Employment Settings for Audiologists
ASHA-certified audiologists provide important services in a variety of settings, including:
Nearly three quarters of audiologists (73.5%) are employed in health care settings, including 47.3% in nonresidential health care facilities, 25.1% in hospitals, and 1.1% in residential health care facilities.
Acute care, rehabilitation, and psychiatric hospitals may offer audiology services on an in/outpatient basis. Hospitals may provide services for patients of all ages, while some—such as children's hospitals or hospitals for military personnel or veterans—may serve specialized populations.
Audiologists working in hospitals may:
- Measure hearing ability, and/or severity of hearing loss in individuals of all ages, including infants.
- Administer and interpret screening, assessment, and diagnostic procedures, such as air conduction, bone conduction, speech audiometry, acoustic immittance (impedance) tests, evoked potential tests, and electronystagmography.
- Design rehabilitation programs to help patients learn to identify sounds.
- Provide aural rehabilitation counseling for communication strategies at home, work, and school to reduce the effects of hearing loss.
- Assess the benefit of amplification devices, such as hearing aids.
- Educate individuals on the use and care/maintenance of hearing aids or other assistive listening devices.
- Collaborate with professionals, patients, and families/caregivers on strategies to meet the needs of individuals with hearing loss.
Private and Group Practice
More than one quarter (28.6%) of audiologists are employed full‐ or part‐time in private practice, which practices may be part of ear, nose, and throat medical offices. Belonging to a private or group practice puts audiologists in charge, with rewards and responsibilities. Audiologists who are self-employed have total ethical, professional, and administrative control of their respective practices and have total financial and legal responsibility and liability.
Residential Health and Long-Term Care Facilities
Audiologists may serve as consultants in nursing homes or assisted living facilities, day treatment centers, or home health agencies.
Overall, 15.6% are employed in educational settings, including 8.4% in schools and 7.2% in colleges and universities.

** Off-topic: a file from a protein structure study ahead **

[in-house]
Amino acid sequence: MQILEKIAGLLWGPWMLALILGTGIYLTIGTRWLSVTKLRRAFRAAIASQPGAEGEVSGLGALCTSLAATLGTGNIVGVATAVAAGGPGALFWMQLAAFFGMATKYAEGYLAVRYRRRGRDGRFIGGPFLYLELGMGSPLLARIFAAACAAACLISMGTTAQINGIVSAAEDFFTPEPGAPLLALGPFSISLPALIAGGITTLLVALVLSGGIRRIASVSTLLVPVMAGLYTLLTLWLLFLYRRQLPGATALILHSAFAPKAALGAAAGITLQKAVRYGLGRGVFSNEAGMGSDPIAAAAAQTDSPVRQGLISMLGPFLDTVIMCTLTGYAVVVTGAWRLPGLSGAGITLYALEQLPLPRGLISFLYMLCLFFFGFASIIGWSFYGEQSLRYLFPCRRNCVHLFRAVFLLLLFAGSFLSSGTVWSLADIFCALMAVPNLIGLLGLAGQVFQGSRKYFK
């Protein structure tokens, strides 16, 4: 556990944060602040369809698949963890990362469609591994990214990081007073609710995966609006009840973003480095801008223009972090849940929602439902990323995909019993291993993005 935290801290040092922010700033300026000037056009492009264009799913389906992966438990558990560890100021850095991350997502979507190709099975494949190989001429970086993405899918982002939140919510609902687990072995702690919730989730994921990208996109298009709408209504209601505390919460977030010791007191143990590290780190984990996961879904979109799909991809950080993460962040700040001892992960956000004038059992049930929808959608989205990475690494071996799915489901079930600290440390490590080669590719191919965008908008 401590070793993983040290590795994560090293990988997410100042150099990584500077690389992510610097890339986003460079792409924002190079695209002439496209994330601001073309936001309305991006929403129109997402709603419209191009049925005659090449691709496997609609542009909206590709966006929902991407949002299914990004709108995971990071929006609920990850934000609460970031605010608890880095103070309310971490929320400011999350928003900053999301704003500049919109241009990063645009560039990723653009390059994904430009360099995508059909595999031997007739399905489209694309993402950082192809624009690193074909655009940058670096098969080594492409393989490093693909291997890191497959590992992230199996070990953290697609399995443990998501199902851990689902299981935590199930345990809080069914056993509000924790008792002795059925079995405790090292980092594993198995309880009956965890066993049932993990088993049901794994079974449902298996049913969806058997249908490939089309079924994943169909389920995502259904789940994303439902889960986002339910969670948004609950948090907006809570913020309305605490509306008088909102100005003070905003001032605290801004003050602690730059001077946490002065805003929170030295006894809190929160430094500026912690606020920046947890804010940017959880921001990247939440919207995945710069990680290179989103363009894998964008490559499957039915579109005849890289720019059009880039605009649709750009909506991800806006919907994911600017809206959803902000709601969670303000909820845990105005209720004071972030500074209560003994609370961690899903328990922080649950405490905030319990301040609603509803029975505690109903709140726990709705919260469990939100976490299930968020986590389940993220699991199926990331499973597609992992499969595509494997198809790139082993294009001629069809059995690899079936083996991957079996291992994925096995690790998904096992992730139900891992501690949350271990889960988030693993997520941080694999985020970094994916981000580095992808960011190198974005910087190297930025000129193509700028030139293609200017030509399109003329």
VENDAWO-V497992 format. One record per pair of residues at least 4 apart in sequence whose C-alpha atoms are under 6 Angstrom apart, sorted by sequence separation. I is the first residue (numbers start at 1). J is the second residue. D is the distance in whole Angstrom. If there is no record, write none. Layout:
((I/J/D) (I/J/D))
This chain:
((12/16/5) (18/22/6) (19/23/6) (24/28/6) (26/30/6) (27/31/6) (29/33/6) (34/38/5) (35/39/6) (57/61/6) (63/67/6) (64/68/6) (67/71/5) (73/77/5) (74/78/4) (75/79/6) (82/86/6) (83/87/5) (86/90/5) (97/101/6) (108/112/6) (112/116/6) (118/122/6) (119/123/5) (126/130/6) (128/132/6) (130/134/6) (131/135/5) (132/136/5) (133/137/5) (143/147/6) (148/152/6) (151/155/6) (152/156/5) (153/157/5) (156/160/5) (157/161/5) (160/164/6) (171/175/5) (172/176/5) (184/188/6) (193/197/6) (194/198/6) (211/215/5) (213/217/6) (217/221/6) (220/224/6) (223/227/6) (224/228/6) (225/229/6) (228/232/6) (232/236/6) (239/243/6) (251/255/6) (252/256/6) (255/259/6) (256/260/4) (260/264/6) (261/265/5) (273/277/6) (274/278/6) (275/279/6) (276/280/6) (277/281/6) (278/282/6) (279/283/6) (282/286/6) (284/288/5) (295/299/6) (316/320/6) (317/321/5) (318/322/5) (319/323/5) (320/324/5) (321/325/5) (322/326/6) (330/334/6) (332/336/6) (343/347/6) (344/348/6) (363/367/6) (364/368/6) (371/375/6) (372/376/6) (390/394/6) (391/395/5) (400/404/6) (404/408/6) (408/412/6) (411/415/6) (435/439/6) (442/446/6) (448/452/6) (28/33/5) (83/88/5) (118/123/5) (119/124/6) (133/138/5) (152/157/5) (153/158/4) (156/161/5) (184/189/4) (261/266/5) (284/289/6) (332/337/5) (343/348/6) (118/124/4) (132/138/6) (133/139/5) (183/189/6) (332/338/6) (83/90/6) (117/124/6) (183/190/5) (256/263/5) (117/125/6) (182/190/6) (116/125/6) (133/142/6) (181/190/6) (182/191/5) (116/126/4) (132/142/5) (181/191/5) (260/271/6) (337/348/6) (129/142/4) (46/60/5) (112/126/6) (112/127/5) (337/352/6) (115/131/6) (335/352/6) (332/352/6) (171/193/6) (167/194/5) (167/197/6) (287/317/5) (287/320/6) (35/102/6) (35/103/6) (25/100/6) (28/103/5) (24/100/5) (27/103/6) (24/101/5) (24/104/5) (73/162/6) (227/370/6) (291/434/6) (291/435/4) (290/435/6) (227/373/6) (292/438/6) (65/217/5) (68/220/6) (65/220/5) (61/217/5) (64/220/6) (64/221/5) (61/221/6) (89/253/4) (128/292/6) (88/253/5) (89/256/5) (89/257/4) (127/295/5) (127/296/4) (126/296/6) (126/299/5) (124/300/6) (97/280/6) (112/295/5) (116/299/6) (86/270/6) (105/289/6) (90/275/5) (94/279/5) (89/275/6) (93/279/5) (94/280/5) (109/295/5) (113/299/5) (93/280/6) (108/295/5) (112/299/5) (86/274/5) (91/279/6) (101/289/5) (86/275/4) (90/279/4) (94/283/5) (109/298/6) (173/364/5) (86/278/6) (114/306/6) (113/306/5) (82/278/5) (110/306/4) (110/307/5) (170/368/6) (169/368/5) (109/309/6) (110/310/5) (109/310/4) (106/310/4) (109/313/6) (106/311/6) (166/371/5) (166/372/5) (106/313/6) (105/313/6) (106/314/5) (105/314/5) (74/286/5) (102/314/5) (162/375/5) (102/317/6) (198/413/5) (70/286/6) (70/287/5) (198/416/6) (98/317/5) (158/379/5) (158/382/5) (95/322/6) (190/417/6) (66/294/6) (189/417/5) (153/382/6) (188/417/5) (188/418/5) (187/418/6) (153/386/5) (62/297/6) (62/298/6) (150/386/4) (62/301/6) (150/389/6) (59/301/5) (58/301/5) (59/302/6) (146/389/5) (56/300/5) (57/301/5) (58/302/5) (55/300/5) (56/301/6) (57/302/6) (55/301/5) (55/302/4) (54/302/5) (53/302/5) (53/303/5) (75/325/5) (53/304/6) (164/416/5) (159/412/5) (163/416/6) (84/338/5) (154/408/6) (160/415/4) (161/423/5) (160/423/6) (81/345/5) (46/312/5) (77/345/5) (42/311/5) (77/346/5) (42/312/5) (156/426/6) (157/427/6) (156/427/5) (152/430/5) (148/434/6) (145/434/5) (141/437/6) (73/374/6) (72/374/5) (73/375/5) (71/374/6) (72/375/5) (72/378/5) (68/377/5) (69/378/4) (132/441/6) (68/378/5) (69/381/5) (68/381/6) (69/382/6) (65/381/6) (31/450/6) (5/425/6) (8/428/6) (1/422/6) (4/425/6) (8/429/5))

About 131 out of every 1,000 school-age children have some degree of hearing loss that can potentially affect communication, learning, development, and academic achievement. Educational audiologists are uniquely qualified to understand the impact of hearing loss on classroom learning and have the knowledge and skills to recommend specific strategies and technology to meet the individual communication and academic needs of students with hearing loss.
Colleges and Universities
Audiologists have opportunities for teaching, research, and clinical supervisory positions; they may work with a variety of clients/patients in the university core clinical facility and/or its affiliated health care facility.
Developmental Learning Center/Day Care and Treatment Centers
State-funded facilities offer infant and preschool programs for children with disabilities.
State Schools and Intermediate Facilities for Children With Intellectual Disabilities
Audiologists can provide diagnosis and treatment.
Services educational audiologists provide include
- identification of children with hearing loss,
- hearing technology,
- act as key member of the education team,
- ensure quality services.
Local, State, and Federal Government Agencies
Audiologists are employed in administrative and clinical capacities.
State Public Health Departments
Audiology services vary by state, and not all states offer services. In general, audiologists provide consultative services or contractual services to state agencies or direct services to patients.
Clinicians and research scientists are employed by the U.S. Air Force, U.S. Army, and U.S. Navy.
Industries With Hearing Conservation Programs
Audiologists plan and execute hearing conservation programs for workers.